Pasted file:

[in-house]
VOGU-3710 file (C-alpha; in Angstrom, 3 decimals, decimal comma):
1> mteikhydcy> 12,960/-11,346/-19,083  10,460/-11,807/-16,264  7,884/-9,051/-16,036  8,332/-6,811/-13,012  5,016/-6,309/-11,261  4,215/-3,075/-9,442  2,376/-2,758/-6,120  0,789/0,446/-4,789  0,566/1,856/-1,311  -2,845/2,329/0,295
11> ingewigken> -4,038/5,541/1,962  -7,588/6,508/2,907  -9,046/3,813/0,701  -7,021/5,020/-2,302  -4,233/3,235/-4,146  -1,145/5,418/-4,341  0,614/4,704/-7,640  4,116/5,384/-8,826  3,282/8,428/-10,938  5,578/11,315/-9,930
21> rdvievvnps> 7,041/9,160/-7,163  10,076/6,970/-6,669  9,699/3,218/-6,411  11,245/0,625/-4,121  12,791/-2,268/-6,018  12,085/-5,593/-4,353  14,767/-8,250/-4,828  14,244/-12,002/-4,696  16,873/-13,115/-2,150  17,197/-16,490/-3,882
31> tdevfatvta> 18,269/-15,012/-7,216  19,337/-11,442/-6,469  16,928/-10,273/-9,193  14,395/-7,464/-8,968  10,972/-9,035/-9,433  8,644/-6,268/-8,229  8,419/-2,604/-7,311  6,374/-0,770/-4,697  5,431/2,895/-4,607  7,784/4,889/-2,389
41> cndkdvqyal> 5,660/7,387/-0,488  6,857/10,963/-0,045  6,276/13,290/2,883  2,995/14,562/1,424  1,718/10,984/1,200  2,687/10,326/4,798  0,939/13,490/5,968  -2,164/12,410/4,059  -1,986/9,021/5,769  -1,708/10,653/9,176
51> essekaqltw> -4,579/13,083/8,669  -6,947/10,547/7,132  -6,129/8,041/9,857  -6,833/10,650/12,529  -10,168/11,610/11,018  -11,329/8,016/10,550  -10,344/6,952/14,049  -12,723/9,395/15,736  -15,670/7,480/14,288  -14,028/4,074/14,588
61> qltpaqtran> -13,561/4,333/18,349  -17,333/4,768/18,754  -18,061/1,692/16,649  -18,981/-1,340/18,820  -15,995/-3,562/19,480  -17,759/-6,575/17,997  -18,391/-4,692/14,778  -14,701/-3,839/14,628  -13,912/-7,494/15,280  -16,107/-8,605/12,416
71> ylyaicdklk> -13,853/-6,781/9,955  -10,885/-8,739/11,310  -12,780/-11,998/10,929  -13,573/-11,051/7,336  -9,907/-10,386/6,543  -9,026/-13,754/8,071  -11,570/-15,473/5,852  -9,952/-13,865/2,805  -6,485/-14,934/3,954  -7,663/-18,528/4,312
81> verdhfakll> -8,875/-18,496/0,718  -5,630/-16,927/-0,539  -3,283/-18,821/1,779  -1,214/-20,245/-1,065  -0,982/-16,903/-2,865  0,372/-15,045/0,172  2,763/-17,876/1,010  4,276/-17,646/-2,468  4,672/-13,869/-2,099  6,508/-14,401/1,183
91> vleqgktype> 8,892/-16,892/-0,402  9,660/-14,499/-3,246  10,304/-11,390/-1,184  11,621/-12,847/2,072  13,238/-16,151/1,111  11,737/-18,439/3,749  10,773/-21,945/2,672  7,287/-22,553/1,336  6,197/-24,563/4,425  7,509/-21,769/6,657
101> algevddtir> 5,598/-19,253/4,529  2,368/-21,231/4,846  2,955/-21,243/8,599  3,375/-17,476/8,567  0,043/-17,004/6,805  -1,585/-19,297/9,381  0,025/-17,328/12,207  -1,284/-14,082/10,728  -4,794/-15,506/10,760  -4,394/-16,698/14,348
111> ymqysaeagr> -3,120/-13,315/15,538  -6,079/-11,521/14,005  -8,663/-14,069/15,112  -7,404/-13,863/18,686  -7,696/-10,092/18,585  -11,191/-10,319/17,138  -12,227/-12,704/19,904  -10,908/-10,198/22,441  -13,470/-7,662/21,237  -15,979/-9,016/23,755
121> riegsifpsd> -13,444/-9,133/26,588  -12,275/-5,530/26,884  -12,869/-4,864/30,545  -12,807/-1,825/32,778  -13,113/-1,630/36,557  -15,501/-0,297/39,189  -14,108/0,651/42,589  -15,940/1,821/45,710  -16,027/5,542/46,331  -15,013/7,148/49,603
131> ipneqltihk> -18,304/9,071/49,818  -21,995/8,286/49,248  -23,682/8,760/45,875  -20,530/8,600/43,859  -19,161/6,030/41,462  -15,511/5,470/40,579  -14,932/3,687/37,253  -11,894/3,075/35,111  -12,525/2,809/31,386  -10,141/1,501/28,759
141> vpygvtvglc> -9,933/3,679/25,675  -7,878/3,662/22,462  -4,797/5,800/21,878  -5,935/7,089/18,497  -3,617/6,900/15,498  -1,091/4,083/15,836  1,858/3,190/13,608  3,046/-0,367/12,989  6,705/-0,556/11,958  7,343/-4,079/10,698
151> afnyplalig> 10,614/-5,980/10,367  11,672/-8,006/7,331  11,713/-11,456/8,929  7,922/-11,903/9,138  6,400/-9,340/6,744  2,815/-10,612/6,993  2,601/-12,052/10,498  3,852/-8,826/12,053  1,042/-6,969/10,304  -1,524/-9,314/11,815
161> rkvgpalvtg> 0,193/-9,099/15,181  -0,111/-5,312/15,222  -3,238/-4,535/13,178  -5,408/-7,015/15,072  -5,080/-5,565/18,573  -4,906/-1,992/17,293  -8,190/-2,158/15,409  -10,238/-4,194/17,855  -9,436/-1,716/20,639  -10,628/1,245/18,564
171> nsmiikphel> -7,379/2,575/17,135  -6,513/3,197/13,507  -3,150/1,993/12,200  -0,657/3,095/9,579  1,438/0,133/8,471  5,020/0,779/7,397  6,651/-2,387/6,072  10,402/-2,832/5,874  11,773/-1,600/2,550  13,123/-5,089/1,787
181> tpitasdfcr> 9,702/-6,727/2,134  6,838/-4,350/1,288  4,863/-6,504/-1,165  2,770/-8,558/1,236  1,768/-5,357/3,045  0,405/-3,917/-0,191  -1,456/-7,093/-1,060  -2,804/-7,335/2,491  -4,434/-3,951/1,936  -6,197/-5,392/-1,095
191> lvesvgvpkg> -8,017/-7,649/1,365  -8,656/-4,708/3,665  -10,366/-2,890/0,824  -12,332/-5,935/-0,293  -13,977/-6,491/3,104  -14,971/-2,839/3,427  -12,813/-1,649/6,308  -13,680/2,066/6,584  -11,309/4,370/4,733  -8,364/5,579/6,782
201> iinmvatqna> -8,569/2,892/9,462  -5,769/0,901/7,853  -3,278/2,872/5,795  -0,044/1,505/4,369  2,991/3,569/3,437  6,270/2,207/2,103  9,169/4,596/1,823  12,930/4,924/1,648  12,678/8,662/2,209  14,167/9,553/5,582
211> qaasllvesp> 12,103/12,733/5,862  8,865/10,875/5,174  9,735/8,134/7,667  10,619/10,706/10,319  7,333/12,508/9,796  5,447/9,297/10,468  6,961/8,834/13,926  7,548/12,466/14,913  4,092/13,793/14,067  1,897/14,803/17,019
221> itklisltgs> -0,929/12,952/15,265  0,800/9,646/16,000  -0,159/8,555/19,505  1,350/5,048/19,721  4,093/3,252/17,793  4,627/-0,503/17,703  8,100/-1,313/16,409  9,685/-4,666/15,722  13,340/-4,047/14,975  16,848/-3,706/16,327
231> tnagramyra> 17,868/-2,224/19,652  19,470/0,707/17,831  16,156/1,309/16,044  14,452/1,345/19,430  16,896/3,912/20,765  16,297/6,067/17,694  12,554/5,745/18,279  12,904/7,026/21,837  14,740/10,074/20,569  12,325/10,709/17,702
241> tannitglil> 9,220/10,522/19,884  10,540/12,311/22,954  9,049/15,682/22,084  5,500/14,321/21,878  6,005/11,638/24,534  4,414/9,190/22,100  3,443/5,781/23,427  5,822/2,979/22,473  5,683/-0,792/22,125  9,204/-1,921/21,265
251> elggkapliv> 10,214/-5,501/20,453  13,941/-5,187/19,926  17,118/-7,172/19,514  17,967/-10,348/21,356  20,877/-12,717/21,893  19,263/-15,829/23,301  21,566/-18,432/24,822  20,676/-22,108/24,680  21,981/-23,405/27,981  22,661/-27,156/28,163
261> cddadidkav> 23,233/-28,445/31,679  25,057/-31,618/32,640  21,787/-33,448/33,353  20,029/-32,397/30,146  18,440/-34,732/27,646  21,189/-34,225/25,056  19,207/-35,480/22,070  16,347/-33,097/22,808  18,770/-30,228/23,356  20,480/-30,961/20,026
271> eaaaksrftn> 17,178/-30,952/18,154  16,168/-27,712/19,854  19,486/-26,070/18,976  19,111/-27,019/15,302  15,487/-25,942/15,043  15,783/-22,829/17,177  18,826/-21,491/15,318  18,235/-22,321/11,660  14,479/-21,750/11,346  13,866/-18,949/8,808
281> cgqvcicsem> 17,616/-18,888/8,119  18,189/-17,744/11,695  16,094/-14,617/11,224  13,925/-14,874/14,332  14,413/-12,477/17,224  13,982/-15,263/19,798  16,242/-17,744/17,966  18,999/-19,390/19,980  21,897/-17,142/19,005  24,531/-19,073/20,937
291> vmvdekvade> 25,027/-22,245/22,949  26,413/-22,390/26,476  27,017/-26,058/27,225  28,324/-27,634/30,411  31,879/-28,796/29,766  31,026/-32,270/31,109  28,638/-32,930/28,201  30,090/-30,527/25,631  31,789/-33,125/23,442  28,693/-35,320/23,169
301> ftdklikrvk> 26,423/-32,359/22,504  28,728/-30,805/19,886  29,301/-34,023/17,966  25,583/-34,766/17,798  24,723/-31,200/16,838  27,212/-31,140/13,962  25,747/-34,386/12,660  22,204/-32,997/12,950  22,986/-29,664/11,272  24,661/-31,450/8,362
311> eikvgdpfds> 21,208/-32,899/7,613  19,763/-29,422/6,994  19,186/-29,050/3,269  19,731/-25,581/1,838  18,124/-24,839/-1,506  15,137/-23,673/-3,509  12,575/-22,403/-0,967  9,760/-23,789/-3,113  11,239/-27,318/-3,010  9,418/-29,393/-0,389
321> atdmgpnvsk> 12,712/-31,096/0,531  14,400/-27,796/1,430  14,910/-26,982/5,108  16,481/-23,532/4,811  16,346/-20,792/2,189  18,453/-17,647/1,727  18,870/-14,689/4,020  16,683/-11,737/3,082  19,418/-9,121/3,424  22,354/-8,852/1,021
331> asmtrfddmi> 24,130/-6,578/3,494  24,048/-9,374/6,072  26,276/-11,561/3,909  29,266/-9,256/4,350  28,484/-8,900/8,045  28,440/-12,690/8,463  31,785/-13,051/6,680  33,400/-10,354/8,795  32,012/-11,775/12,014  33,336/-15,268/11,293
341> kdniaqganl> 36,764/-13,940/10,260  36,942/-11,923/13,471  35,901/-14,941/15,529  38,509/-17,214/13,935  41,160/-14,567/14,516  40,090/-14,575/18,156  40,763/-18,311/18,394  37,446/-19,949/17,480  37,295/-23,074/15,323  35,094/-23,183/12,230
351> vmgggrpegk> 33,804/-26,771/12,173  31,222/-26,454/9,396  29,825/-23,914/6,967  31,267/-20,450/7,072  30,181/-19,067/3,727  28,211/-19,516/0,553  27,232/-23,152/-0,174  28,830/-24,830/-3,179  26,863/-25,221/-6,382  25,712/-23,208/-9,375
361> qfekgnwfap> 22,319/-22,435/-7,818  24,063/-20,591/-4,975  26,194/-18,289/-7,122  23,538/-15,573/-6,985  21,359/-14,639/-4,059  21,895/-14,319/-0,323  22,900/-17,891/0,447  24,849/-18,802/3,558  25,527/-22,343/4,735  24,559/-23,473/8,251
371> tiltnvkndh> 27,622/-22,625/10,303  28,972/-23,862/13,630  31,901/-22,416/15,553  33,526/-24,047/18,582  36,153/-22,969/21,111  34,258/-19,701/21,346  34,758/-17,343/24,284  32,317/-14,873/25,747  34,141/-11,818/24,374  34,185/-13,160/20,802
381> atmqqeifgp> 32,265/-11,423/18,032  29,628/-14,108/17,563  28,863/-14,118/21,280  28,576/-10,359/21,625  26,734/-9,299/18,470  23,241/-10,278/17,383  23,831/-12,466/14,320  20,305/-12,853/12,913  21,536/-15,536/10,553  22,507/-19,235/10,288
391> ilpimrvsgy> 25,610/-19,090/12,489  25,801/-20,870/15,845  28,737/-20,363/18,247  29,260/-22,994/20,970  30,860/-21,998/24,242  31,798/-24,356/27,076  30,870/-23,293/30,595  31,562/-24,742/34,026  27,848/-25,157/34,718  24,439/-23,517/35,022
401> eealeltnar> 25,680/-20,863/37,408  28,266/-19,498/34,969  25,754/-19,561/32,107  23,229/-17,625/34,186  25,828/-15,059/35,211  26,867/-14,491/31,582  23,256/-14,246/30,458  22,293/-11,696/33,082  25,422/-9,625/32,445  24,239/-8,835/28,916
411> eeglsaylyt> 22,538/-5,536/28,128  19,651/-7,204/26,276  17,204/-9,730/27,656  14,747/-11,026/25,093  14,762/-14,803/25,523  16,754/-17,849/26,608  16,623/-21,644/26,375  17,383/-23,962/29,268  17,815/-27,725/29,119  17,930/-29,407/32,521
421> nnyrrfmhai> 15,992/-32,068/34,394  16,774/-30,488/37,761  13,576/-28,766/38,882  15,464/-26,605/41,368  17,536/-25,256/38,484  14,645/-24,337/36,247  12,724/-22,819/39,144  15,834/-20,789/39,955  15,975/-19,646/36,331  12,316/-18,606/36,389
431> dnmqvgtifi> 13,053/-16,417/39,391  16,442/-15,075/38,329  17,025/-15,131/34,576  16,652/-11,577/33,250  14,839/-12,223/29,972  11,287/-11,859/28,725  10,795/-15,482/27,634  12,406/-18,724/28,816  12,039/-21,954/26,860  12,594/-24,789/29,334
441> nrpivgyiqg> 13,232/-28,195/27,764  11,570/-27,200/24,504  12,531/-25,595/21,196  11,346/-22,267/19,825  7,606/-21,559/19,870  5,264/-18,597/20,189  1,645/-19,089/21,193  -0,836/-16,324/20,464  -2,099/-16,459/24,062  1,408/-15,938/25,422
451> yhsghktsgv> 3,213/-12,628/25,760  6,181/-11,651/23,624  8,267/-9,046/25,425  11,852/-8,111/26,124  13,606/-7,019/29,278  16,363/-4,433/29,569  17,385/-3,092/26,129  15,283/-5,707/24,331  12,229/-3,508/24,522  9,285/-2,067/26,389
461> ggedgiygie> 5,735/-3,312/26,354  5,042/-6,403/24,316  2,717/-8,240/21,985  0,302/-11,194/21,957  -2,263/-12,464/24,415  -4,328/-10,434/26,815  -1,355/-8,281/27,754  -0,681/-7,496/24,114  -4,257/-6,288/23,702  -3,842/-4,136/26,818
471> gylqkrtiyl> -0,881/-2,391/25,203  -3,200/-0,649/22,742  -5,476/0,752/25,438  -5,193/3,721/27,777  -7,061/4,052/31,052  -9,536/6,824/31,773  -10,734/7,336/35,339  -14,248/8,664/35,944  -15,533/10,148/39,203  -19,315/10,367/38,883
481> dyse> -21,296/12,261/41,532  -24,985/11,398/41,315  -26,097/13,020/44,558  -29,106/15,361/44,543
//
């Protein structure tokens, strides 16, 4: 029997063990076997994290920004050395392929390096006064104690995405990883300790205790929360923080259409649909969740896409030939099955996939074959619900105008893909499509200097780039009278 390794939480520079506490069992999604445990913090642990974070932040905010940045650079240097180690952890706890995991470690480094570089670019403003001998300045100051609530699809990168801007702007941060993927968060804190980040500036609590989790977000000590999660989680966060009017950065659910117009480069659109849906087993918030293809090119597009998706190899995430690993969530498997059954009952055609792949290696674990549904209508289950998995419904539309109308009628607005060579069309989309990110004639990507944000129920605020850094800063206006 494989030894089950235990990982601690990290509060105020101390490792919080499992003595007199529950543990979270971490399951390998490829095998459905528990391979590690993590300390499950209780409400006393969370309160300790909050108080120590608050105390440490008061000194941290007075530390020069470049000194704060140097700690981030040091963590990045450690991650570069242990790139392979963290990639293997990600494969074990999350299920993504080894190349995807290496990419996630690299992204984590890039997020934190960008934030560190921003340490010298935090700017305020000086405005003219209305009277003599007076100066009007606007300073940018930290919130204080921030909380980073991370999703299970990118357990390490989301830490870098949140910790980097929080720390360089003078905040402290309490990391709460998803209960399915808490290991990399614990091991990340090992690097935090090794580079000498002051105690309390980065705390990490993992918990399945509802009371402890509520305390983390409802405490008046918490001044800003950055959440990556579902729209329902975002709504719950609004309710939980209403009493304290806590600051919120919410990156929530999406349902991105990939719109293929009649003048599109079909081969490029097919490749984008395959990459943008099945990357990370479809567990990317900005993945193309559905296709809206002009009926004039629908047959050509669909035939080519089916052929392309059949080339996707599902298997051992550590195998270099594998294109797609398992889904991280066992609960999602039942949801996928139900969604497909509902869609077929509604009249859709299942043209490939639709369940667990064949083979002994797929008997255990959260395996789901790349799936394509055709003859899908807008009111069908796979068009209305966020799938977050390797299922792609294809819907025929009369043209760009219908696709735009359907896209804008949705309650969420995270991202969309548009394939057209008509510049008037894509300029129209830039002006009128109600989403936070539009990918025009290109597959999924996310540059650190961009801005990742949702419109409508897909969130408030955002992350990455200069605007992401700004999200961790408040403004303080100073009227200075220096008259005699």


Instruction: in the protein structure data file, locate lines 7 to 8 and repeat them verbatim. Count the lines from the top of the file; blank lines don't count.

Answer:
41> cndkdvqyal> 5,660/7,387/-0,488  6,857/10,963/-0,045  6,276/13,290/2,883  2,995/14,562/1,424  1,718/10,984/1,200  2,687/10,326/4,798  0,939/13,490/5,968  -2,164/12,410/4,059  -1,986/9,021/5,769  -1,708/10,653/9,176
51> essekaqltw> -4,579/13,083/8,669  -6,947/10,547/7,132  -6,129/8,041/9,857  -6,833/10,650/12,529  -10,168/11,610/11,018  -11,329/8,016/10,550  -10,344/6,952/14,049  -12,723/9,395/15,736  -15,670/7,480/14,288  -14,028/4,074/14,588